I was forwarded a list of 10 reasons not to provide free tech support by a coworker this morning. Not sure where she got it, but a quick Google search yielded the blog article I linked to, even if that wasn’t the original.
I’ve encountered most of these in my personal life at some point or other (even before I was interested in IT stuff!). I’ve even encountered some of these items on the job. People who ask personal tech questions outside of work are people just like those I work with. There are many times people at work ask business-related and non-business-related tech questions which get into these same pitfalls. I am particularly careful when managers and HR overtly ask or hint that they would like me to work on their troubled home systems. That’s usually a lot to lose and very little to gain, and the odds are on the lose side.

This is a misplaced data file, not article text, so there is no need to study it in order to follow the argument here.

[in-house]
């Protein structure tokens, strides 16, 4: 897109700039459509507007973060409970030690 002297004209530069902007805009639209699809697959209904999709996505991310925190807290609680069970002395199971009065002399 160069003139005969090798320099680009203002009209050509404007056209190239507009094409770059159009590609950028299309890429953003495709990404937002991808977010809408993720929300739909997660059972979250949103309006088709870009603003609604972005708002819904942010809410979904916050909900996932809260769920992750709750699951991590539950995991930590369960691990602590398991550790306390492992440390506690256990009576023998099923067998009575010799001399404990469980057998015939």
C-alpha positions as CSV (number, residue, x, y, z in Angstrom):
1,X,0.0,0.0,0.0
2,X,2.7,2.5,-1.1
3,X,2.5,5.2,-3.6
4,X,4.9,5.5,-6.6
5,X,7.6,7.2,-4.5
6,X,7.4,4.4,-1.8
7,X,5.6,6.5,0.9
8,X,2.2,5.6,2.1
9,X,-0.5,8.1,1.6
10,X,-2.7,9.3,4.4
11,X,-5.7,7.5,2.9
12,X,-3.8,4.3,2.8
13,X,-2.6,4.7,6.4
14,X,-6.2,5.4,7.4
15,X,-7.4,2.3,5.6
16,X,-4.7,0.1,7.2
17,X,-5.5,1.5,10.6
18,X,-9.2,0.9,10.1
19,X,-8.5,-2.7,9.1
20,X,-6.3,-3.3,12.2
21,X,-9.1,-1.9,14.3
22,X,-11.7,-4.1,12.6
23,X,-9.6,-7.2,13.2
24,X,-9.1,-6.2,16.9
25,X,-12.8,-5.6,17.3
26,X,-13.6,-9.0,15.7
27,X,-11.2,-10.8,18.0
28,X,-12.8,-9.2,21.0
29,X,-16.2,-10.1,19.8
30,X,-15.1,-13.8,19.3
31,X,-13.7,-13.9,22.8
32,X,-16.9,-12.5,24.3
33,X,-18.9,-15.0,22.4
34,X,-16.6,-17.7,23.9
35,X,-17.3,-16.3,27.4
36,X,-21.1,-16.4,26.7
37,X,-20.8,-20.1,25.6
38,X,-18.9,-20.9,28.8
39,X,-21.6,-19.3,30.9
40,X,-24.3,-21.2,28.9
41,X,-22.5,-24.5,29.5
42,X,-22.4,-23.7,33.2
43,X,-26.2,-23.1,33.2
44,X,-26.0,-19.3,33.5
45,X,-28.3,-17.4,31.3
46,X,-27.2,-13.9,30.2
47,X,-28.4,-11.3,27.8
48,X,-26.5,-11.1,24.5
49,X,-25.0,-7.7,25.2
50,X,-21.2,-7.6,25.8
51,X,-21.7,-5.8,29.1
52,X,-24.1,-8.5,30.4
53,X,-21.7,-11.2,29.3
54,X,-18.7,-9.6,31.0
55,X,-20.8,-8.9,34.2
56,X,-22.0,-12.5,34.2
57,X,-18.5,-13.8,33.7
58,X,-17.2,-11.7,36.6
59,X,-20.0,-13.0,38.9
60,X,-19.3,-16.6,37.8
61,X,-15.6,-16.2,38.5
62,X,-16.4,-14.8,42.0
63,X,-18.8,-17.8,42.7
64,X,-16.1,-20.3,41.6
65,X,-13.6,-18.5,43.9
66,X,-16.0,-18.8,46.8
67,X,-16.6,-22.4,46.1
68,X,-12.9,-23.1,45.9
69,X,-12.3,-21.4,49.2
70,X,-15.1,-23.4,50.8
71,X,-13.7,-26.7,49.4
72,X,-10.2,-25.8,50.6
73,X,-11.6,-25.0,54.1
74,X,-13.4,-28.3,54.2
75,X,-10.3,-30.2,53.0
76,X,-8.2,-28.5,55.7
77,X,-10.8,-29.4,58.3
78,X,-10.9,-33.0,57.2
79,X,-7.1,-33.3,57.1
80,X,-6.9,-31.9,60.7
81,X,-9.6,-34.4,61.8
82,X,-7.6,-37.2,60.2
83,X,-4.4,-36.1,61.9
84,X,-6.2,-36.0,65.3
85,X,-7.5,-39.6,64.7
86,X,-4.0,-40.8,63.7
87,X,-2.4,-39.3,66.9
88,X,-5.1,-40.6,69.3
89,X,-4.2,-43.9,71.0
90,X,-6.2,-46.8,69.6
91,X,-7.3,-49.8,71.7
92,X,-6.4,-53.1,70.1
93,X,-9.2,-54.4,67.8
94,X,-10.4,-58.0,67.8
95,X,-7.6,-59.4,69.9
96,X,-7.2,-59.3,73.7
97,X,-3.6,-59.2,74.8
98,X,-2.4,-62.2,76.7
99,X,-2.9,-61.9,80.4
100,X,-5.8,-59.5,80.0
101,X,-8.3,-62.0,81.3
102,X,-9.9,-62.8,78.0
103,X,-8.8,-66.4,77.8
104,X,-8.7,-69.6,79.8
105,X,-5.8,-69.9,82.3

Manage expectations of those making the requests. Always be honest and open about your capabilities and how bad a problem is for the requestor. Some things are just not fixable or the odds are really against it. We’re not gods, and sometimes we really can’t fix everything or recover everything.
Nonetheless, I still help out when I can, as I do like to learn and help others, even if it is largely pro-bono.